-Have you got suitable baby prisons? We have a jumparoo which was great for ds but dd isn't keen so we have a travel cot for her to be in whilst I nip to the loo.

This age is really hard. When ds was this age several groups we went to (a music one, a baby group etc) became totally unfeasable and all of my friends went back to work. I now see the ones who are part time on their days off and I find inviting them to my house to play is often easier than going out.It will get easier when your ds can walk and the weather gets better.

Batladyandrose Fri 01-Apr-16 07:06:32

What work did you do before your DS was born? could you apply for reduced hours? There is an old saying 'if Mama ain't happy ain't nobody happy', it rings very true for me, we need to make sure our children are happy but we can't just put out needs out of the picture either. I don't mind being a SAHP but it's a joint choice, DH has never 'told' me what to do and I'd be very worried if he did...after all in future he could potentially 'tell' me what I can and cannot spend money on, or do with regard the children's education.

Do you use baby gates? I put one up when I absolutely need to get jobs done, DS has had to learn to play on his own (which can be hard as he is so used to being entertained by his older siblings). Sometimes I have ruined bedtime if it means that I could get a day out, the trade off is sometimes worth it! Cafes often become possible again in a few months time , in the meantime have you got national trust places near to you? they often have great baby facilities and out door cafe area, so at least if you feel like your child is not wanting to sit you don't feel so self conscious.

I found the early months very very hard, work was very regimented and organised and suddenly I was thrown into chaos! it gets easier, but I wouldn't rule out going back to work...just because your DH says it's so doesn't make it fact, children do just as well when their parents work. I was fearful of sending my child to 'strangers', but I shouldn't have been, since having DC's I have met some wonderful childminders.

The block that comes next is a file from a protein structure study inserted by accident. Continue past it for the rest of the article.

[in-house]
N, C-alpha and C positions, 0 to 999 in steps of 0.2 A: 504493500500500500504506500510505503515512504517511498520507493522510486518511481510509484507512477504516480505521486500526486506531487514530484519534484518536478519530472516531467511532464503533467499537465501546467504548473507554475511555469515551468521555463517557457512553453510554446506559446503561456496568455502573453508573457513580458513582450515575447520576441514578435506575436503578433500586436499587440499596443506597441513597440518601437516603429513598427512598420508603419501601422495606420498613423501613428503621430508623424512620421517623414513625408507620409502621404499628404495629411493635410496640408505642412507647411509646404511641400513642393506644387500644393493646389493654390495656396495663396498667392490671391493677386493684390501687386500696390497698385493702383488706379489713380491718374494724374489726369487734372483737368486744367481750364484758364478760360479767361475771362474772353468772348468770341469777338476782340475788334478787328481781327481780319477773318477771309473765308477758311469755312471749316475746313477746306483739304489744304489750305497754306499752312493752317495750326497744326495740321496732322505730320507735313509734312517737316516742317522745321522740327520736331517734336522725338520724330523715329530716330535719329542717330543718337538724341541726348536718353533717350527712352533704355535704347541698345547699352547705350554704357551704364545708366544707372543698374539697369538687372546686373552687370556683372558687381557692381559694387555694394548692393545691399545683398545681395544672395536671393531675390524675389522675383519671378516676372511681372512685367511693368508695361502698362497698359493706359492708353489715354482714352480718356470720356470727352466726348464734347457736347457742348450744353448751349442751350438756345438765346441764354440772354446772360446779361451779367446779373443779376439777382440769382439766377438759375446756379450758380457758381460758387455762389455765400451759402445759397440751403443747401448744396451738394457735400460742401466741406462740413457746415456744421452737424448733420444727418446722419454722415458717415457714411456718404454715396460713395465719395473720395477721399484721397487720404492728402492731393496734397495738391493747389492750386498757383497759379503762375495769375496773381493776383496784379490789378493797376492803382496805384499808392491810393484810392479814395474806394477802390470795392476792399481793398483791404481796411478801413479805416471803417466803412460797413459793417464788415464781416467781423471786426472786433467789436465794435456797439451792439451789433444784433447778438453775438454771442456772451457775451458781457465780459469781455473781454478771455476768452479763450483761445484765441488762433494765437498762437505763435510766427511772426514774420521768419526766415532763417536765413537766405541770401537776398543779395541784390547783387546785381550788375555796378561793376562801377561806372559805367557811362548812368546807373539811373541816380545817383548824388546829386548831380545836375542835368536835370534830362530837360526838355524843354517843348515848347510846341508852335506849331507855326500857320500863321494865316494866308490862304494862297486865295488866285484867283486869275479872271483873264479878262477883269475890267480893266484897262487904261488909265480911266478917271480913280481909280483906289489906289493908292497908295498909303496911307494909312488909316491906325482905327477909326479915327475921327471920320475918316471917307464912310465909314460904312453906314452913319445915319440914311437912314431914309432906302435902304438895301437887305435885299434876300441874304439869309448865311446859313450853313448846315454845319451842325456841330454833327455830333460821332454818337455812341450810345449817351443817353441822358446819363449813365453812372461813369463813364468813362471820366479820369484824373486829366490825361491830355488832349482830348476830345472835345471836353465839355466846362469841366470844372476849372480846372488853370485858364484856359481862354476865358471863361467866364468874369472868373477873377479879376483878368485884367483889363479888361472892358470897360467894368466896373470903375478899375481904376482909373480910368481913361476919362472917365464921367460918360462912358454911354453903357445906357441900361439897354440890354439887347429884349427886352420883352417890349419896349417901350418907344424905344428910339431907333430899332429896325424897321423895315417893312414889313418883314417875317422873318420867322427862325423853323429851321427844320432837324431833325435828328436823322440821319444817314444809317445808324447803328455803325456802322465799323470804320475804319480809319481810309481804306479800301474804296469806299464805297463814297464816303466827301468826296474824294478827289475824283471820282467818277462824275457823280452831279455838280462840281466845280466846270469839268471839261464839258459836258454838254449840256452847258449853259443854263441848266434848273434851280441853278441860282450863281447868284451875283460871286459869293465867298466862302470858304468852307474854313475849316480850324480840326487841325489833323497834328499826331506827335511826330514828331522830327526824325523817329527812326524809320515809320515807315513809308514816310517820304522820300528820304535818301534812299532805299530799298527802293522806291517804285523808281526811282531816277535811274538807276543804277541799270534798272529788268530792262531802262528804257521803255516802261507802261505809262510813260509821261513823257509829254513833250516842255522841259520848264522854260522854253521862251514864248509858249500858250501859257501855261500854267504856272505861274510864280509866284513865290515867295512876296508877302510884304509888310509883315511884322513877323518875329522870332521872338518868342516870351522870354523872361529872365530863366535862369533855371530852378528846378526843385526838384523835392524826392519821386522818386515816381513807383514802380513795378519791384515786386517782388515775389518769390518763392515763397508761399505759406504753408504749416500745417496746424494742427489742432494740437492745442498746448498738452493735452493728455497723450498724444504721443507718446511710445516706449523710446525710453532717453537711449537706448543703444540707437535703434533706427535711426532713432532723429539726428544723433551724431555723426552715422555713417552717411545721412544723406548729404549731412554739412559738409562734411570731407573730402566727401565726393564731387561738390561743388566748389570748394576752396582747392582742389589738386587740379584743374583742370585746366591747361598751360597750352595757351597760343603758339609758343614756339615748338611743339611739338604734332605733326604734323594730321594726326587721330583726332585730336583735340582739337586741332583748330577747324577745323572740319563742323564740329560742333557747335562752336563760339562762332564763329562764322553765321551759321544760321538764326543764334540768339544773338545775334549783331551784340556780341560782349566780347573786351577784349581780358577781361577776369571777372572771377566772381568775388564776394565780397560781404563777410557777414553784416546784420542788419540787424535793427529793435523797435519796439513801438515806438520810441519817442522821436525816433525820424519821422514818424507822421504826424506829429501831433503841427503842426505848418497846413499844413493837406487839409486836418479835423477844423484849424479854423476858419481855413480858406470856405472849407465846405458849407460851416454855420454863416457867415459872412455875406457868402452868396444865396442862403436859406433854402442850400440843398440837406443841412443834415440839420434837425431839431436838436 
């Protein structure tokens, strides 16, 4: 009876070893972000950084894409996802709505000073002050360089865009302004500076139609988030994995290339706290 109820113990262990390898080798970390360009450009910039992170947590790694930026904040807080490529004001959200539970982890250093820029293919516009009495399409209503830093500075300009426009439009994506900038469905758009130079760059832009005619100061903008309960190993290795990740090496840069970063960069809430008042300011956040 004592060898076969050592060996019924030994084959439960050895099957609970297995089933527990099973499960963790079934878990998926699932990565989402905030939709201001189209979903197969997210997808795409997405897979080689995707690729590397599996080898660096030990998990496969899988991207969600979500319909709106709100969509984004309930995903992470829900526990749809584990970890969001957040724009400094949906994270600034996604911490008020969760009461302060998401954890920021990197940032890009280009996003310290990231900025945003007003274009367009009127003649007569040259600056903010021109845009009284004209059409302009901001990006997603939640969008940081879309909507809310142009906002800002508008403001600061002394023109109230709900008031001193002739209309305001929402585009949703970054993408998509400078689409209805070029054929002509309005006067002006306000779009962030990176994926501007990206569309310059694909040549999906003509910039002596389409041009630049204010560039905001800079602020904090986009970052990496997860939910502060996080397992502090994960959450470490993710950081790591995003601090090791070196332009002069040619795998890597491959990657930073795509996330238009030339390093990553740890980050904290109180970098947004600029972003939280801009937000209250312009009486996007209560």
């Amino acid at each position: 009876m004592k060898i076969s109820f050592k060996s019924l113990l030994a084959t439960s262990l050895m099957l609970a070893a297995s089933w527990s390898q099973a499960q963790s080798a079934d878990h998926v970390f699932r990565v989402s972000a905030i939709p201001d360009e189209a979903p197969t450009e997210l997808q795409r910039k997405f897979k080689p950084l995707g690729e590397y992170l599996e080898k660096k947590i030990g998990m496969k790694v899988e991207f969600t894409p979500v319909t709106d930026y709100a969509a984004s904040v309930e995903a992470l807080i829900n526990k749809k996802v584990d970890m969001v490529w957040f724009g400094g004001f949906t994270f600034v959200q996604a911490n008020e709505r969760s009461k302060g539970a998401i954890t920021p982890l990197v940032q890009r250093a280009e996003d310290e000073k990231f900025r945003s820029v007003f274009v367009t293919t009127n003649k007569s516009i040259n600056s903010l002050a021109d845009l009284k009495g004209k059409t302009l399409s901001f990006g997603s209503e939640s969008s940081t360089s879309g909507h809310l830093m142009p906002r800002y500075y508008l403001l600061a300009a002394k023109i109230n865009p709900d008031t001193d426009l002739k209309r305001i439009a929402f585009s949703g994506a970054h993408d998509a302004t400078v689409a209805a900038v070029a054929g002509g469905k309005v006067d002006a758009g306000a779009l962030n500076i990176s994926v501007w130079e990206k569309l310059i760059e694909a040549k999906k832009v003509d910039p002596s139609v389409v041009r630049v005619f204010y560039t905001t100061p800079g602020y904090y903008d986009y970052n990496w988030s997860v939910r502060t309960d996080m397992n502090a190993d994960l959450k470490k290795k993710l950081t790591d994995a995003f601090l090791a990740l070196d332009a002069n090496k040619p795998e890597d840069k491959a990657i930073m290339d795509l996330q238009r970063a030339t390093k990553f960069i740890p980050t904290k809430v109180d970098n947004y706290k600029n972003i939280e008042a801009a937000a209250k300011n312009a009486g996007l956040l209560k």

ItMustBeBedtimeSurely Fri 01-Apr-16 07:12:16

There's absolutely nothing wrong with going back to work. Perhaps in a perfect world it's the best thing for your DS to have a sahp, but if you're not happy and willing then I think everyone's better off if you work as well.

Why does your dh want you to be at home so much? Is he willing to sacrifice his career so your son has a sahp?

StarTravels Fri 01-Apr-16 07:45:03

I think you're right about the toddler groups. I didn't realise he could go to these yet, so I will have a hunt around. It feels a bit like there's nothing that caters for him now he's stuck between a baby and a toddler. He can't walk but he does want to be constantly crawling around.

We do use baby gates but he just stands holding onto it at the kitchen moaning at me, so I don't leave him out there for very long. He also moans if I sit him in the high chair to watch me while I cook/clean. I hope you're all right, and it will get easier once he can walk/talk.

DH's mum stayed at home with him and mine did with me and I think DH just thinks its better for one of us to be at home with him.